This was the third time this had happened.  The team is only six people and we have been formed for about six months and so I have viewed this as interesting. Actually no, I have viewed it with suspicion. I have started to create stories, in my head, about a hidden intent, tales about a potential dislike or disregard for me. I have been telling myself that once is a mistake, twice is careless, three times is deliberate.

I have of course taken an adult approach to this and spoken to the individual directly. (You know I’m lying here, right?)

Yesterday I was in a team meeting and another colleague began a discussion on a topic they are leading. They referred to the pre-read they had shared.  I said I hadn’t received it and they apologised and sent me a link to the soft copy on our systems. I received the email and clicked the link. I didn’t have access rights to the material.

Now my story has legs. It has all the makings of a novel. With characters, twists of plot and an evil back story.  I have trapped myself in a fabrication of my own making. I am unconsciously looking for evidence that my tale is correct.

Imagined dragons. Stories of the mind. Myth and truth.

 

can you imagine…?

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What if Brussels sprouts were square?
What if turkey meat was blue?
What if parsnips tasted of coconut?

Believable things? Maybe, maybe not. But you can imagine them.

What if next Christmas you were more aware of what you do and why?
What if next Christmas you knew your purpose in life, why you are here?
What if next Christmas you understood more about your unconscious beliefs and motivations; what made some things possible and some things hard for you?

What if knowing these things gave you more choice, more freedom, more joy?

Imagine that.

Merry Christmas

image by t1na (deviantart.com)

constrained by knowing

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If I asked you to draw a picture. A picture which portrayed the act of making tea. The intent being to communicate the process. What would you draw?

You might depict a kettle boiling. You might draw a teapot. Water pouring into the teapot. You might sketch a teabag or you might show a tea strainer. Maybe a cup and saucer, or a mug. You might have a jug of milk, or a bowl of sugar. Maybe even a biscuit being dunked?

But would you draw tea plants being dunked in hot bubbling geysers? Would you show a cocktail shaker being vigorously oscillated with its tea and water contents?  Would the teabag be shaped like a rubber ring stretched over the cup so that the water could pour through, into the cup? Probably not.

Now it might well be that the tea making process has been honed. Improved beyond improvement. Maybe the teabag or the teapot and strainer are supremely efficient and effective. Maybe putting the tea into the water is the most practical method, rather than pouring the water slowly through the tea? But we probably thought we had it all worked out, for many centuries before the teabag was invented. Now we have at least three shapes of bag in the world.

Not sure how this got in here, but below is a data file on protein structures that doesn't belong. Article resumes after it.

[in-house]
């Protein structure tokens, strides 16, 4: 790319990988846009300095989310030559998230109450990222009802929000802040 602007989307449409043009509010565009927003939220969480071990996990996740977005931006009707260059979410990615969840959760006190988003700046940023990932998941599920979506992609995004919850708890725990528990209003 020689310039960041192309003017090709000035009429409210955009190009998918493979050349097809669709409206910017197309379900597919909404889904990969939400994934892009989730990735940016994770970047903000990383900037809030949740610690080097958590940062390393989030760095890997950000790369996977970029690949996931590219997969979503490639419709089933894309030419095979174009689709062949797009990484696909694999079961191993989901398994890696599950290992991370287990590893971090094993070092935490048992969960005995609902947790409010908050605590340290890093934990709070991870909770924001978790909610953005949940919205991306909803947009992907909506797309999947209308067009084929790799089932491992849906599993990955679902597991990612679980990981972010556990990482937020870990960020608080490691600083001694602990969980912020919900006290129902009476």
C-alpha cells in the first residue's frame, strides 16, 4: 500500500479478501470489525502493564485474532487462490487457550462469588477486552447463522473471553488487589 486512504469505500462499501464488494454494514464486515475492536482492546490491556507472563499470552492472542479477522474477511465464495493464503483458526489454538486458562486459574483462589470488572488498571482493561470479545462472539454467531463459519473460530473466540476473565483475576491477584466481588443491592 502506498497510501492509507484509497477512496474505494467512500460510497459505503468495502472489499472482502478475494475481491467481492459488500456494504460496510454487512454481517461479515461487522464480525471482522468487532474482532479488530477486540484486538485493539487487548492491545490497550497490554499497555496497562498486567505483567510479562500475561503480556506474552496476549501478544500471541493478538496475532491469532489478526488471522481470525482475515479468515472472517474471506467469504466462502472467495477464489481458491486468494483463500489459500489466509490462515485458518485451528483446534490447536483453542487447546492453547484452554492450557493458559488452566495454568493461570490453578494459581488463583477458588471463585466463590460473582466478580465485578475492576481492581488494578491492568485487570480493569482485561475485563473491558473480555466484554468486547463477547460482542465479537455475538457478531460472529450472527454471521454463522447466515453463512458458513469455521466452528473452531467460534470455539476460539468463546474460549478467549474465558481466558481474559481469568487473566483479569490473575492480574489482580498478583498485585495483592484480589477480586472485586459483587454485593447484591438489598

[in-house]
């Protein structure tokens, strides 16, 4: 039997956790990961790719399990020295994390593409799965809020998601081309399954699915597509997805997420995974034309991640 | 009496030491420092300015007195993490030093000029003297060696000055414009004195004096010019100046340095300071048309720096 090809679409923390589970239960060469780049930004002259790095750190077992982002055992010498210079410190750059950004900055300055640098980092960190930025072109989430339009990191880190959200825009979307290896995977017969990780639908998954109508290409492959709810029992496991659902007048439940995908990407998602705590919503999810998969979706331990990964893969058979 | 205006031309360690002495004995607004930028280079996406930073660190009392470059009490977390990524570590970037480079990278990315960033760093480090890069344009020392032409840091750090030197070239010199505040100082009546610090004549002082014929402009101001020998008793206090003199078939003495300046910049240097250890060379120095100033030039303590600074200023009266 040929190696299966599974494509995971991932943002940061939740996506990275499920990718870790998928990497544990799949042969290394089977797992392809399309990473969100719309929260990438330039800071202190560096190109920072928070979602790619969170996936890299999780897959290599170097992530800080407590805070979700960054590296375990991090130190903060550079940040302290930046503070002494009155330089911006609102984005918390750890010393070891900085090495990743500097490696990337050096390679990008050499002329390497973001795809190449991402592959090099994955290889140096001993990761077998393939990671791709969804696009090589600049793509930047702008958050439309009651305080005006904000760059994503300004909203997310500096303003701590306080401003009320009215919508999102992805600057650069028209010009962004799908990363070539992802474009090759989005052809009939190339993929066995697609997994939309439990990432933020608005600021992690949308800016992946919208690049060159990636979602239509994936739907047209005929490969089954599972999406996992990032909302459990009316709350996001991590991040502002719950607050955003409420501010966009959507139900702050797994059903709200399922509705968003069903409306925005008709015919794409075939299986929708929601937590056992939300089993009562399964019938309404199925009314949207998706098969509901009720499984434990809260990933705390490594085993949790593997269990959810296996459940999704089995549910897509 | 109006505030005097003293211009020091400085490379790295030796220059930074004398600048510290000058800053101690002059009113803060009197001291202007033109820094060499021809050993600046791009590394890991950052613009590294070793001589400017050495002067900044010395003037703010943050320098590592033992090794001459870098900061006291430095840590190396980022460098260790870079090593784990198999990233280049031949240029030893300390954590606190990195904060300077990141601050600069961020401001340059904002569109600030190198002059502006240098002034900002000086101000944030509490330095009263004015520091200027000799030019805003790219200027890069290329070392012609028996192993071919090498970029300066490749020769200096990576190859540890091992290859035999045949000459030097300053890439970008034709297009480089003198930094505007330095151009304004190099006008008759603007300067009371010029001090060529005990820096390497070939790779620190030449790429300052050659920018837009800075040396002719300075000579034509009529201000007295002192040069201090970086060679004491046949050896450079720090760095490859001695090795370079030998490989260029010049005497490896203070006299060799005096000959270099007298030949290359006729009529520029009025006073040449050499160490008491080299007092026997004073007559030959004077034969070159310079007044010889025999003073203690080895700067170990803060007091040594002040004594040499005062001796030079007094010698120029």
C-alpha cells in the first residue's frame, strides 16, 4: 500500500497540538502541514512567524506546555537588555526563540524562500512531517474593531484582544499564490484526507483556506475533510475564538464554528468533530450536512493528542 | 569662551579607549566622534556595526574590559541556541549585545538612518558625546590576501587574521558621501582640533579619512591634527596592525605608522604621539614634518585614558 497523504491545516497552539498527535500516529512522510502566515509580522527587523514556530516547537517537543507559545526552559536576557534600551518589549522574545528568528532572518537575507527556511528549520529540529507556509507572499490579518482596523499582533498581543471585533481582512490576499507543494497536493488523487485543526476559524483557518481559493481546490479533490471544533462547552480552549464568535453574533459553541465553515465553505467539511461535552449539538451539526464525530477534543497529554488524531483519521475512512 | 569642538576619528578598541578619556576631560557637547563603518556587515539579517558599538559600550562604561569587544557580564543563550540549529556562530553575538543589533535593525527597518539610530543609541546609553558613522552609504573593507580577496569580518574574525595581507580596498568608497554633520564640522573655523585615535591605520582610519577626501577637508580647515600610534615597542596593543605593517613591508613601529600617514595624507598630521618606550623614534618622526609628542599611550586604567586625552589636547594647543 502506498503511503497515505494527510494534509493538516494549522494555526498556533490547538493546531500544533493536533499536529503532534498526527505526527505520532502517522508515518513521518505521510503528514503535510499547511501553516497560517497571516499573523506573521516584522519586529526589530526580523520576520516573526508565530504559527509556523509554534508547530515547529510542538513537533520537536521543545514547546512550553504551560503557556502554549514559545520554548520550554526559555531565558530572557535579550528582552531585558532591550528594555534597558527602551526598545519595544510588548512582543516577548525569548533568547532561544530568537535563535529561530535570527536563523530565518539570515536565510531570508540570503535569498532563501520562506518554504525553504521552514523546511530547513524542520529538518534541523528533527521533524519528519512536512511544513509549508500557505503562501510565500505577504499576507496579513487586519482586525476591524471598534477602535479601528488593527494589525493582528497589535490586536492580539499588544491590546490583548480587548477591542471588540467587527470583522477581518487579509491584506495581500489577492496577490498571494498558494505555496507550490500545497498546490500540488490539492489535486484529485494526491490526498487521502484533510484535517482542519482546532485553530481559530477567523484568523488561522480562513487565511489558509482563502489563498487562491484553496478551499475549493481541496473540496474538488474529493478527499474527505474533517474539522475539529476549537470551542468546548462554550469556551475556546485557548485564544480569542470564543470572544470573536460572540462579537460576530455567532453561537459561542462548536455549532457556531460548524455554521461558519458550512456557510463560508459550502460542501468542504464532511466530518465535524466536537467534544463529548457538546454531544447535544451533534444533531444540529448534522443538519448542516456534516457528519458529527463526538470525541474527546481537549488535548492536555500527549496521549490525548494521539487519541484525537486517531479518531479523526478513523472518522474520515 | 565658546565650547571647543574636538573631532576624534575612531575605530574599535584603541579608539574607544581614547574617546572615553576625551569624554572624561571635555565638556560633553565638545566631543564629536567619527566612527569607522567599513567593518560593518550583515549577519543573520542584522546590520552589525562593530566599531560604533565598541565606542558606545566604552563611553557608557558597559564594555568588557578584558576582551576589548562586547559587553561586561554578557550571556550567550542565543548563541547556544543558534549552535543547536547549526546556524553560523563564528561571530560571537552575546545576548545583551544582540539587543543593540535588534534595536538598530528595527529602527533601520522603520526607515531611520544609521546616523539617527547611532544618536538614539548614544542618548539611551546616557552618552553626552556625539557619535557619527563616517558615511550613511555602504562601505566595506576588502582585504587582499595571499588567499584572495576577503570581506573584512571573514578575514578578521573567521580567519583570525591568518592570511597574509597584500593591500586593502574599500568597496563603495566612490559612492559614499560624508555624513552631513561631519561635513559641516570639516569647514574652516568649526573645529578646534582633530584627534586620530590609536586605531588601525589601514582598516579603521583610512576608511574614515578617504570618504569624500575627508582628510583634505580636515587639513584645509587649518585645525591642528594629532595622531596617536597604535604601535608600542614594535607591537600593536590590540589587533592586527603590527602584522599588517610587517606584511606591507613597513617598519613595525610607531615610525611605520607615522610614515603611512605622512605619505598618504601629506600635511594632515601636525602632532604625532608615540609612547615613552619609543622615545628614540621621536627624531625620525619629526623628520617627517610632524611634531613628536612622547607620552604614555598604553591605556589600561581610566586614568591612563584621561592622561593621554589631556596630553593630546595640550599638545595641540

Day to day, in everyday ways, we are constrained in our thinking by our knowledge. By historical experience. By custom. It makes us lazy. Deprives us of imagination and true creativity. Diminishes our ability to think divergently. It denies us new choice.

What are you doing right now, which you simply take for granted?

It is the way it has always been.

Instead, learn to unlearn. Learn to experiment. Especially in the way you live. The way you come to the world. The way you are.

Try breaking away from the constraints of what you know.

Maybe not knowing, will grant you a new freedom?

 

where has the magic gone?

#onthemoon metaphor meaning
The John Lewis Christmas advert is out. The man on the moon. Its intent is to highlight the loneliness of many old people at Christmas and to champion the concept of giving.

But the scientists, the cynics, the ‘ne’er be happies’, the journalists are already criticising the story. In the Guardian the other day, an article entitled “Who is moon Hitler?” appeared. How can a girl have a telescope that magnifies the moon so well? What is a man doing on the moon in a shack? Is he a banished criminal? How can he breathe? Balloons could not carry a gift to the moon, don’t people understand the physics?…

I wonder, have we lost the magic of metaphor? Where have the dreams gone? Does humankind not draw inspiration from the improbable any more? How do we progress without imagination? Where on our journey did we lose that childhood gift?

I have been with a number of people who, on seeing the advert, have shed a tear. Of course they have. As I was discussing here the other day, meaning making is an inherent human need and this beautiful piece of cinematic art gives us meaning. It connects us to our emotions. It reminds us of family, of loved ones, of Christmas, of being alone and of loneliness. That creates meaning for us.

John Lewis is being commercial, naturally. The advert is not entirely altruistic. But its association with Age UK is intended to highlight the number of people, particularly old people, who will feel loneliness this Christmas. A worthy human cause.

Notwithstanding the commerciality, the charitable intent and the human story though. Surely, even in a commercial, money driven world, there is space in our humanity still for hope, for imagination, for a wonder delivered through the magic of metaphor? If not, then as human beings we have fallen far.

We should look to our children, where magic and wonder still thrive. Where story and metaphor is still rich and wondrous, filled with meaning. Where experimentation and imagination fuel learning and growth. As adults we would do well to reconnect with the child in us.

Otherwise, where has the magic gone?